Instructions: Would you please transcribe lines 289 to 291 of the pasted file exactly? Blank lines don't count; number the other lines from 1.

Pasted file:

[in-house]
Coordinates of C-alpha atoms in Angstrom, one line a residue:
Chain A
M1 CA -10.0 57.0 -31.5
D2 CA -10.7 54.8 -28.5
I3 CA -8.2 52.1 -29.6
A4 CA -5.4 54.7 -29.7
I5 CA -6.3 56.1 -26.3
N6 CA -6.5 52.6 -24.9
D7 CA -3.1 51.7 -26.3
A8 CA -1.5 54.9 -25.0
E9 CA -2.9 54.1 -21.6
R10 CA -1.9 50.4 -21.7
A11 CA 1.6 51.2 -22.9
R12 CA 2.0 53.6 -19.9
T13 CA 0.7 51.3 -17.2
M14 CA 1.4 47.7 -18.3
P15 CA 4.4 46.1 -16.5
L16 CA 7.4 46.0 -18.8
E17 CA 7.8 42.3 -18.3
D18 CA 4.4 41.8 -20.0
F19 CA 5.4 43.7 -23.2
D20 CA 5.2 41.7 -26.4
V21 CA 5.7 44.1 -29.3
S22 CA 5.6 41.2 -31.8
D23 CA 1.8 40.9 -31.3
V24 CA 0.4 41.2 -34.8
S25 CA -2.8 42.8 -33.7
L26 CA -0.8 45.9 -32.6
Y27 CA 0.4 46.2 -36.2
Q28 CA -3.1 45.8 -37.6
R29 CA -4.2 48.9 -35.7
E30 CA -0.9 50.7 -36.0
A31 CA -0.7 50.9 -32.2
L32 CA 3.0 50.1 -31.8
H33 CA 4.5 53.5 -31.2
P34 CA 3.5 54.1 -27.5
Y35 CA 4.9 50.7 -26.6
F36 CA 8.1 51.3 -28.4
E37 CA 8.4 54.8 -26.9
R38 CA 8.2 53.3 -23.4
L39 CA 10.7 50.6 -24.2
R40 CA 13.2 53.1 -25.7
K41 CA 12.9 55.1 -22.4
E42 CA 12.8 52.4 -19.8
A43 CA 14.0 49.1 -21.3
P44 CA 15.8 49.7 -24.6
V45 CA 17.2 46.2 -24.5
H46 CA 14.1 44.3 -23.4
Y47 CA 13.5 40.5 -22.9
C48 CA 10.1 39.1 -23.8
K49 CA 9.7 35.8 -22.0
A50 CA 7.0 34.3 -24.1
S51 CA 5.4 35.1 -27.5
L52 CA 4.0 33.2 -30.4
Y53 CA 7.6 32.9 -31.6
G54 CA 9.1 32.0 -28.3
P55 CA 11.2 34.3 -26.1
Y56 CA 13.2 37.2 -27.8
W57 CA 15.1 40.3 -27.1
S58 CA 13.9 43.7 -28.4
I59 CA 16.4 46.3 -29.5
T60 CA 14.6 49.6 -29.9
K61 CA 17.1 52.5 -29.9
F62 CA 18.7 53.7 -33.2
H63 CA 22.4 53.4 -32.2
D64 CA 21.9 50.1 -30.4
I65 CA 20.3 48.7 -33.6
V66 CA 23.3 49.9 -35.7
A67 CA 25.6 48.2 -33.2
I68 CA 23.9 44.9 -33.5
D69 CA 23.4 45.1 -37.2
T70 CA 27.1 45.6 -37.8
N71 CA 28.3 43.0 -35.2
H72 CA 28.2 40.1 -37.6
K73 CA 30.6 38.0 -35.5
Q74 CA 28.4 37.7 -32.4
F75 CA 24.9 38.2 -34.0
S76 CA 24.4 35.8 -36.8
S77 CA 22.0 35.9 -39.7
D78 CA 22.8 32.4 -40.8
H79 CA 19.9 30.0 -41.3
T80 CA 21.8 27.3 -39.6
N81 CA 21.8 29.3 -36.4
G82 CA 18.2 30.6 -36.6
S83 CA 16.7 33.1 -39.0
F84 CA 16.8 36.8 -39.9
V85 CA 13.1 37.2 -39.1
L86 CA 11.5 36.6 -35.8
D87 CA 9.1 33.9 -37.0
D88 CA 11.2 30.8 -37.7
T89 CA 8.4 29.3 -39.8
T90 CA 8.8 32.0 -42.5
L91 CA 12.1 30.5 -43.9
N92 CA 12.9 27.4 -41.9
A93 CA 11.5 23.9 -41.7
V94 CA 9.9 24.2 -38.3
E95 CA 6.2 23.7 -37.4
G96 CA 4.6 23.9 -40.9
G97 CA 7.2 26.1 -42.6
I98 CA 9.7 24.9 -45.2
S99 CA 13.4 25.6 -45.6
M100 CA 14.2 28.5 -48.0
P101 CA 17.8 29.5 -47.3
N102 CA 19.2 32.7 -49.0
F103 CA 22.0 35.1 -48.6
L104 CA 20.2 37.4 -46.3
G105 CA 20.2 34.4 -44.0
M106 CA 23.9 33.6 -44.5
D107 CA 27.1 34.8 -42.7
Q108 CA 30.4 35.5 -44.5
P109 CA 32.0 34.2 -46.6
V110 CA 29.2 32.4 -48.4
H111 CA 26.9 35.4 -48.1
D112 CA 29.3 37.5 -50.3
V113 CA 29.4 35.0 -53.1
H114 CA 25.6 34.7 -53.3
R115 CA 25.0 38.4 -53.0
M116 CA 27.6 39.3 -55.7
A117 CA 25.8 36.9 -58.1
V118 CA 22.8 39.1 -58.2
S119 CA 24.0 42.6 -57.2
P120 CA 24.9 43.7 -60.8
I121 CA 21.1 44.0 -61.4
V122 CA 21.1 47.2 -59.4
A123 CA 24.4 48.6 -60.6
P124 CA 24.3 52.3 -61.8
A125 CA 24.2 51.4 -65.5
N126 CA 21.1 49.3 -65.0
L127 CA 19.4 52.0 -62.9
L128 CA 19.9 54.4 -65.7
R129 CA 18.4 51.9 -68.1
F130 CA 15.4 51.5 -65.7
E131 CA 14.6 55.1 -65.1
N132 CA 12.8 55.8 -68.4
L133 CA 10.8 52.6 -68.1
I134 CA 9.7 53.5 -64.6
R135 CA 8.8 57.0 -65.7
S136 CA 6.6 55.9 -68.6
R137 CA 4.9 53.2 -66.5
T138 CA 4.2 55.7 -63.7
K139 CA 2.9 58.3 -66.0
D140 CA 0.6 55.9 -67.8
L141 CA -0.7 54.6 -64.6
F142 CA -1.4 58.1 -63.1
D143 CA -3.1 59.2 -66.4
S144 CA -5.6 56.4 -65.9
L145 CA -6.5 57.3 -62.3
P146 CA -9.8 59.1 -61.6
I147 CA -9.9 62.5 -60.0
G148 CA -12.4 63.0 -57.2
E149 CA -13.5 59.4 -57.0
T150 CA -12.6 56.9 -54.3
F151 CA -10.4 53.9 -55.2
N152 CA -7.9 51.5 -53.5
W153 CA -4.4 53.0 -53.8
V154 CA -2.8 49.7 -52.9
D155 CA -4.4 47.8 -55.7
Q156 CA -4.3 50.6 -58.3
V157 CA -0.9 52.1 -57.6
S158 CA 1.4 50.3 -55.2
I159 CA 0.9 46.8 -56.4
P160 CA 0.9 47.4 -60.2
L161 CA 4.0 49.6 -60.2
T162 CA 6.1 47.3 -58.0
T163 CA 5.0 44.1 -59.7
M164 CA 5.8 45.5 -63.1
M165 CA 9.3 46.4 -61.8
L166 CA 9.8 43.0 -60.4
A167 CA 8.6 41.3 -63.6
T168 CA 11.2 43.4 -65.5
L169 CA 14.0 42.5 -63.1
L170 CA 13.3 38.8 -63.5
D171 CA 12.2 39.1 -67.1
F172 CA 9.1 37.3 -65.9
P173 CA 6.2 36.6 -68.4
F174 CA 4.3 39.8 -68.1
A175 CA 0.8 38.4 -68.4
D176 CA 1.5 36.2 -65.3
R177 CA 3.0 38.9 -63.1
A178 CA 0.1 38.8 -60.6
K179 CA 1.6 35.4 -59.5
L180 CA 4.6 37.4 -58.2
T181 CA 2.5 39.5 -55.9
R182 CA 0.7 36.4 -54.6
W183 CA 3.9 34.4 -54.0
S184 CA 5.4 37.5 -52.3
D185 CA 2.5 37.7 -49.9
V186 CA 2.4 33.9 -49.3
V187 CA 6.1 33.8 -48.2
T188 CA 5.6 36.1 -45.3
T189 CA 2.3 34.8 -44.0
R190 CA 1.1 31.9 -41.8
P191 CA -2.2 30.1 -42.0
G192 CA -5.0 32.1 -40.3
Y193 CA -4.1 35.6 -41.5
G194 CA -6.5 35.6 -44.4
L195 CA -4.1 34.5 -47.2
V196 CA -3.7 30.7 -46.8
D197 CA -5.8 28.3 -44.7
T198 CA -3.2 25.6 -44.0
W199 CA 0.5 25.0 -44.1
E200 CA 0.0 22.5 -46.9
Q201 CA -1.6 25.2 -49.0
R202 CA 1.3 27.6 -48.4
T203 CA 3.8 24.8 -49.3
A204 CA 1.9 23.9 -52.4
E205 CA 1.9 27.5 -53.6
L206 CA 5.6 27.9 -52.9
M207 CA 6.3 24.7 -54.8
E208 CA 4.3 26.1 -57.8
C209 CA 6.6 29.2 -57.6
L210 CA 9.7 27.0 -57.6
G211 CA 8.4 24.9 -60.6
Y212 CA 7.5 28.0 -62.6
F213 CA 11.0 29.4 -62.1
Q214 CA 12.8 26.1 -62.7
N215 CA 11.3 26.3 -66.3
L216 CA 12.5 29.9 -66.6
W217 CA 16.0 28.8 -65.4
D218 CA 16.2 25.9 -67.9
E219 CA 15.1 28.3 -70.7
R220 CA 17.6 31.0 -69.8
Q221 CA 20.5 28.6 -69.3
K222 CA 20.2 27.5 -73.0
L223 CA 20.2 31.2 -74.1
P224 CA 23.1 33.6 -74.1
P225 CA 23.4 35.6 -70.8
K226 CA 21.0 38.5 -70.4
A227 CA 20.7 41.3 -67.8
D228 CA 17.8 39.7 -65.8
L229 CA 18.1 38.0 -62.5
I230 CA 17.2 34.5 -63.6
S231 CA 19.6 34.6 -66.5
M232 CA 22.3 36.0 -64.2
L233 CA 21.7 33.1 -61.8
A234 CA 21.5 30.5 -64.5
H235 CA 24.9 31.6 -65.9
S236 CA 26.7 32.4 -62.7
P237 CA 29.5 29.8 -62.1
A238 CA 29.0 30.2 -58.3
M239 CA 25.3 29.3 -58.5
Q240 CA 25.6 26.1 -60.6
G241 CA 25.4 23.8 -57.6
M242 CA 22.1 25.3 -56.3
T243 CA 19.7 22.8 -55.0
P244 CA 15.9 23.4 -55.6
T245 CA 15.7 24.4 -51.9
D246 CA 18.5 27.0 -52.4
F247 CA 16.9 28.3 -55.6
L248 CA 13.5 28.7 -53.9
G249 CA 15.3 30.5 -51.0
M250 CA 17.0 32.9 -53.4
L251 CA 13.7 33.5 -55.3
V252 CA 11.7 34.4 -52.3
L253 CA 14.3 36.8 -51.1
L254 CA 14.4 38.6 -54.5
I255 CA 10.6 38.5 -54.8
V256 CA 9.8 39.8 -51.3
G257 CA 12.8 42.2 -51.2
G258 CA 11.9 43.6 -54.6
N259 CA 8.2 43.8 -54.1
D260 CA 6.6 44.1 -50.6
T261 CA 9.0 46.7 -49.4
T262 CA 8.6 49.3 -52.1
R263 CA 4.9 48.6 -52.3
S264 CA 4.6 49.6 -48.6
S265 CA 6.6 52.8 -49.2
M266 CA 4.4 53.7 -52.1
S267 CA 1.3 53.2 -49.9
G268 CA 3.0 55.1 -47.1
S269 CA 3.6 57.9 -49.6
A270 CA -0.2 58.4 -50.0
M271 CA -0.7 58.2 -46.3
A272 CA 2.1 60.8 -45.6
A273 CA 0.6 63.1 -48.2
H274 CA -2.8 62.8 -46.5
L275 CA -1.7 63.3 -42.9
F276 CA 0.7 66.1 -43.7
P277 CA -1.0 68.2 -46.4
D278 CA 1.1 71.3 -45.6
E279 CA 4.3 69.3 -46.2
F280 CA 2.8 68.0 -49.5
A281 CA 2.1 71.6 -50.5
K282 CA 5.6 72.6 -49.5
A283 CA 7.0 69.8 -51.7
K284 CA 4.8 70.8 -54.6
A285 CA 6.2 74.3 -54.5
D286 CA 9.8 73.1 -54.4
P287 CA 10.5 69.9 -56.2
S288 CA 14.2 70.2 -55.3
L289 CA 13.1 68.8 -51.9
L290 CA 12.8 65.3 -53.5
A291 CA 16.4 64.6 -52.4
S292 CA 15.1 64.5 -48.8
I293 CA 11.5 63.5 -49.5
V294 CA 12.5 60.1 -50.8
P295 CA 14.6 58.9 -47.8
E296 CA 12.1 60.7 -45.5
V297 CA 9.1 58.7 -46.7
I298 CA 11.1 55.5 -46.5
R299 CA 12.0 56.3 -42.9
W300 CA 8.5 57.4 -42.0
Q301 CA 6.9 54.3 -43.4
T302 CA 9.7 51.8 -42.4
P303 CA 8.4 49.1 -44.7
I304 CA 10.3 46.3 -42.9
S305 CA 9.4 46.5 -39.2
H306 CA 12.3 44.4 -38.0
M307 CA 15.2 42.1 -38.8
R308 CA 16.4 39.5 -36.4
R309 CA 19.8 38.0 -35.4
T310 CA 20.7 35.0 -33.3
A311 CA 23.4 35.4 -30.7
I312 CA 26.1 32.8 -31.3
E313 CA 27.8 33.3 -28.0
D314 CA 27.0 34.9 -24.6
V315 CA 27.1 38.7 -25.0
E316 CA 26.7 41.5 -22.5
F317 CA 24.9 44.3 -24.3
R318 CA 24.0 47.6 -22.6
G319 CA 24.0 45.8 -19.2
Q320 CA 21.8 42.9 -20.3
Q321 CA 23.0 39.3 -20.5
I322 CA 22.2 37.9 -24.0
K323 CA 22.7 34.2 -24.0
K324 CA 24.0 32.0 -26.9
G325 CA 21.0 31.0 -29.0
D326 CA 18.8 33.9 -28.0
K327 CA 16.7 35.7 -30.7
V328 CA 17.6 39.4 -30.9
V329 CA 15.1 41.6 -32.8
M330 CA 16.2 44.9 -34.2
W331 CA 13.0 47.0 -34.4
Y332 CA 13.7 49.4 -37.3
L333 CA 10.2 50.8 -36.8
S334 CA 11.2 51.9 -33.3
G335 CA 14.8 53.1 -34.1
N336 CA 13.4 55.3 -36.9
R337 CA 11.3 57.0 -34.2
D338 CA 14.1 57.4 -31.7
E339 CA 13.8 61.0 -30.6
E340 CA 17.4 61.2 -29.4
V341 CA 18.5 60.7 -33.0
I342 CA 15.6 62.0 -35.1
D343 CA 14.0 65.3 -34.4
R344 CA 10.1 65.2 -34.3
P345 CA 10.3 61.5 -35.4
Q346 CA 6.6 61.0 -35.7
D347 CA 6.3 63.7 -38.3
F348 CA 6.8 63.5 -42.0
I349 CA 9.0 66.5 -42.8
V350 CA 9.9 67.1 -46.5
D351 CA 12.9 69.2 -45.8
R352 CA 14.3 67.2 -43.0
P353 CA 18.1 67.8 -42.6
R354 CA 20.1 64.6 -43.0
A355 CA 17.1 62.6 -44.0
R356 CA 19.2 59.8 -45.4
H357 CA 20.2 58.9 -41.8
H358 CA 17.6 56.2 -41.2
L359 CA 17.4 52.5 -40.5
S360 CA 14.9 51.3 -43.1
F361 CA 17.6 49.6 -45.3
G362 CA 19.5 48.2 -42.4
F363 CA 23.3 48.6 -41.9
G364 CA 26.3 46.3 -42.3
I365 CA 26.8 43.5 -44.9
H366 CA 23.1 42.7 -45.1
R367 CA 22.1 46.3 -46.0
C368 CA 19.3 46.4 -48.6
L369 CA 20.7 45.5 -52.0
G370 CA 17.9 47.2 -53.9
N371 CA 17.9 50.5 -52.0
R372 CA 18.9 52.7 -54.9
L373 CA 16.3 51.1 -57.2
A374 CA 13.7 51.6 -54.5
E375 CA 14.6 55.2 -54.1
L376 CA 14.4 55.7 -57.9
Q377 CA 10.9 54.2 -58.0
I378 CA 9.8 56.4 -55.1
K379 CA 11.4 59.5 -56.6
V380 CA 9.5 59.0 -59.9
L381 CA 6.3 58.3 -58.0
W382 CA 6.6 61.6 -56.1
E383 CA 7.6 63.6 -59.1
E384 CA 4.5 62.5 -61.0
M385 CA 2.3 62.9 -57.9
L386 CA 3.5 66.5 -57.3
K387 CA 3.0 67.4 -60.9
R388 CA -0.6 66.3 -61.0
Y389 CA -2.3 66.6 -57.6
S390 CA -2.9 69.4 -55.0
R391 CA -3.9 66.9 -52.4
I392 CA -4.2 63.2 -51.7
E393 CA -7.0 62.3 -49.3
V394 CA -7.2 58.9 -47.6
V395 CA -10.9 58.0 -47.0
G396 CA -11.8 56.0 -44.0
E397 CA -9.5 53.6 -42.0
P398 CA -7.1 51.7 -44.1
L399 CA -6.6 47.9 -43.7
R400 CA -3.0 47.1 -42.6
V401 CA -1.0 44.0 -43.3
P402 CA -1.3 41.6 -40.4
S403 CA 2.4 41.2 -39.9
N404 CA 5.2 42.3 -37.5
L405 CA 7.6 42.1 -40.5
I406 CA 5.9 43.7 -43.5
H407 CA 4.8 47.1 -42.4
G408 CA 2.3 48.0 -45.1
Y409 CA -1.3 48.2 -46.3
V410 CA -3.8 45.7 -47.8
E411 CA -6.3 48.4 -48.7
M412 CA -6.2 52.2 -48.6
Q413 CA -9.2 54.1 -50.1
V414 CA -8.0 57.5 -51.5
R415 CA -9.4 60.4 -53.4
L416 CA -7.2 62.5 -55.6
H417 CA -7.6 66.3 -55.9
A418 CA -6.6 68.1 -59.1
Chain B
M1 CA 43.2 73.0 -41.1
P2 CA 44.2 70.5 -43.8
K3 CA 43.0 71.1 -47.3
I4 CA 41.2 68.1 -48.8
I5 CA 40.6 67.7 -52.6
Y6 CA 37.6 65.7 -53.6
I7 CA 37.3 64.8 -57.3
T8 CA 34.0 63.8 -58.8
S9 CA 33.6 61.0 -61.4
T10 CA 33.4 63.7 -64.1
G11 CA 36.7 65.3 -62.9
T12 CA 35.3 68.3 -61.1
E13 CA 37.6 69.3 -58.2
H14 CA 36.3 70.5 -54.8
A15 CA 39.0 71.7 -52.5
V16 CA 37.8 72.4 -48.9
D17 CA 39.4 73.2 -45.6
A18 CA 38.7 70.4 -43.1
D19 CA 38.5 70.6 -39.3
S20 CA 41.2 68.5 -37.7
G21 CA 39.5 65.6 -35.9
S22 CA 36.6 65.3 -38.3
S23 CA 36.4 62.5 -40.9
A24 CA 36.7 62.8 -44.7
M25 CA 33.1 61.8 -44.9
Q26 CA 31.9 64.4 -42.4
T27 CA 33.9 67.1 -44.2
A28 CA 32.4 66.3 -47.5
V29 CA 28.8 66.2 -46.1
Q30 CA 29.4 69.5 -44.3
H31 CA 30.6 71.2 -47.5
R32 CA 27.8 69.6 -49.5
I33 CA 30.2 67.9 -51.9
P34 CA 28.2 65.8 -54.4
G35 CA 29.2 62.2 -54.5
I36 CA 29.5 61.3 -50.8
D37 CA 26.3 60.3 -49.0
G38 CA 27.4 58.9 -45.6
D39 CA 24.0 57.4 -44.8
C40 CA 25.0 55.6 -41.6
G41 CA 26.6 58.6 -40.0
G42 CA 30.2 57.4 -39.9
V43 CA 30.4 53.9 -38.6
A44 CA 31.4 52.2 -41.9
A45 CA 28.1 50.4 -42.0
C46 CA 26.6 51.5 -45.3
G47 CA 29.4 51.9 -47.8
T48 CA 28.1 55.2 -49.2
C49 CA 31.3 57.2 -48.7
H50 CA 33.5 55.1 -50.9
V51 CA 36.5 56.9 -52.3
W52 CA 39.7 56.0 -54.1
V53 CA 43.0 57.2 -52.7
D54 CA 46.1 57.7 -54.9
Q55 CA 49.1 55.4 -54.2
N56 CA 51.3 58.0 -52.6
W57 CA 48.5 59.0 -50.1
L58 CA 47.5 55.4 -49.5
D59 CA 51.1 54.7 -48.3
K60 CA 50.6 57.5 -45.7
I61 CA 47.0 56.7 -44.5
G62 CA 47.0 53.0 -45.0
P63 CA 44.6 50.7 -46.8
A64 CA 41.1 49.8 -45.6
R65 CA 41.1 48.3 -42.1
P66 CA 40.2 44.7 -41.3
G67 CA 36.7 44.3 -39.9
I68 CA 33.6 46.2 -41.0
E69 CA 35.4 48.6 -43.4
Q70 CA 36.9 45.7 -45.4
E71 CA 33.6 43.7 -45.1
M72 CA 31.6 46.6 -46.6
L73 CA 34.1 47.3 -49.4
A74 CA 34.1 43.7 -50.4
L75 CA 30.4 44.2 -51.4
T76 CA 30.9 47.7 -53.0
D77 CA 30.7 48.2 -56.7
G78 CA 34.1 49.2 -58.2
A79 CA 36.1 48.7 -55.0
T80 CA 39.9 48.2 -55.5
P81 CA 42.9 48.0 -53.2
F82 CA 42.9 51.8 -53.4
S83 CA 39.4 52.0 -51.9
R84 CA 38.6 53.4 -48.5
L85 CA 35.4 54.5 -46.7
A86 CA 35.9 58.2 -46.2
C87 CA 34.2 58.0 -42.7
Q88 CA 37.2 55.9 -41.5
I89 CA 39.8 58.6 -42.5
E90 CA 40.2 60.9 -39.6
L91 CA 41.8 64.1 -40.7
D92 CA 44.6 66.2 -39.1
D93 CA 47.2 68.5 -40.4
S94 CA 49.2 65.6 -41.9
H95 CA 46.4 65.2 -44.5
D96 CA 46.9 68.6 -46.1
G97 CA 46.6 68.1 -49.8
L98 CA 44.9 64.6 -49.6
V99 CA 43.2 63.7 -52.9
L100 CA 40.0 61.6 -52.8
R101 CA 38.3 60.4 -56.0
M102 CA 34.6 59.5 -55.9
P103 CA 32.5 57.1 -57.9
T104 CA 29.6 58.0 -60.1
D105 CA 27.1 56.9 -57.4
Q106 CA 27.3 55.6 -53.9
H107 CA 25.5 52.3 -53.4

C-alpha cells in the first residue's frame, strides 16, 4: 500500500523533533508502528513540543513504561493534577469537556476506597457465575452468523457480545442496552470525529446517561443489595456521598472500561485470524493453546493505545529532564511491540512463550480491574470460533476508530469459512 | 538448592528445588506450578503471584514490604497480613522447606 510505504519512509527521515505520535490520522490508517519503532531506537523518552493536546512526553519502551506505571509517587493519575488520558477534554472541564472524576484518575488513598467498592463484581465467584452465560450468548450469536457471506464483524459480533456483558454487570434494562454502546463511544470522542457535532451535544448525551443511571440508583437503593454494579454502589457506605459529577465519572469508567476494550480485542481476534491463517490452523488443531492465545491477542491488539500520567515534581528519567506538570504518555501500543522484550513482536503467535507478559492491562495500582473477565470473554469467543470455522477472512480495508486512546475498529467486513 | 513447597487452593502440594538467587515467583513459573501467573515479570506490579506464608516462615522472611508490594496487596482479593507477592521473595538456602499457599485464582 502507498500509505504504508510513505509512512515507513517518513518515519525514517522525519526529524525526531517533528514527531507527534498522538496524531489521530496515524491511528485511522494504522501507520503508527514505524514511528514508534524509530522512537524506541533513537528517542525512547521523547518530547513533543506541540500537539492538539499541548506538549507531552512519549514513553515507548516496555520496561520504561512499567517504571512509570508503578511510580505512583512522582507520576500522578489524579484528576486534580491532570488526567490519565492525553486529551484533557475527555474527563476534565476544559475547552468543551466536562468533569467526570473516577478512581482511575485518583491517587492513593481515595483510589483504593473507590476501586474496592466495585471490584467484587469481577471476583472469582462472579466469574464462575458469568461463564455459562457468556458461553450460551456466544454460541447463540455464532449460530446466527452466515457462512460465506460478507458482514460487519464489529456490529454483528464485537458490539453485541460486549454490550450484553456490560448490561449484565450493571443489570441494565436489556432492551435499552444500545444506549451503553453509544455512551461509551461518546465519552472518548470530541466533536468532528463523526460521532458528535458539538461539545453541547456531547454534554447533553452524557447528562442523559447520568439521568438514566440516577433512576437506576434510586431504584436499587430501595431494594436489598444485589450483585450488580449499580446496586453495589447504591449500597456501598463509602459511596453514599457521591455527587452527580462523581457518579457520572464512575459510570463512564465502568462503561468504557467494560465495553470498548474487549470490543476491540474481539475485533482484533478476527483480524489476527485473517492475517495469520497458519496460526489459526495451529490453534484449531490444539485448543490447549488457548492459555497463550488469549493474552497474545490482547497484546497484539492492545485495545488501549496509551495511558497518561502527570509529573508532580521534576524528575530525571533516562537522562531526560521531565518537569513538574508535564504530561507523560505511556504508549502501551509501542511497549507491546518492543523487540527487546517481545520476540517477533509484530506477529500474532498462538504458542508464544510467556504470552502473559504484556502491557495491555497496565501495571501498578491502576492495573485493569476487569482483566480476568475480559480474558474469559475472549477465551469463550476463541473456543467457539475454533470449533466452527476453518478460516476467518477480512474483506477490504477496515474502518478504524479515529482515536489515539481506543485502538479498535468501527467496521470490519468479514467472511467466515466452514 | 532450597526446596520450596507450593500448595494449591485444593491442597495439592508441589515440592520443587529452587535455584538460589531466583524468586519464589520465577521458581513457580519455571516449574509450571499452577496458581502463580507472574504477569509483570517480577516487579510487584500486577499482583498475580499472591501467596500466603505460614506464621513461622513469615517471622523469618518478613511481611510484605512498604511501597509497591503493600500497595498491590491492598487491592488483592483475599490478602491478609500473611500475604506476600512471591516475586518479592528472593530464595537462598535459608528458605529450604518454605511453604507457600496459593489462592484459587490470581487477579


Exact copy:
D286 CA 9.8 73.1 -54.4
P287 CA 10.5 69.9 -56.2
S288 CA 14.2 70.2 -55.3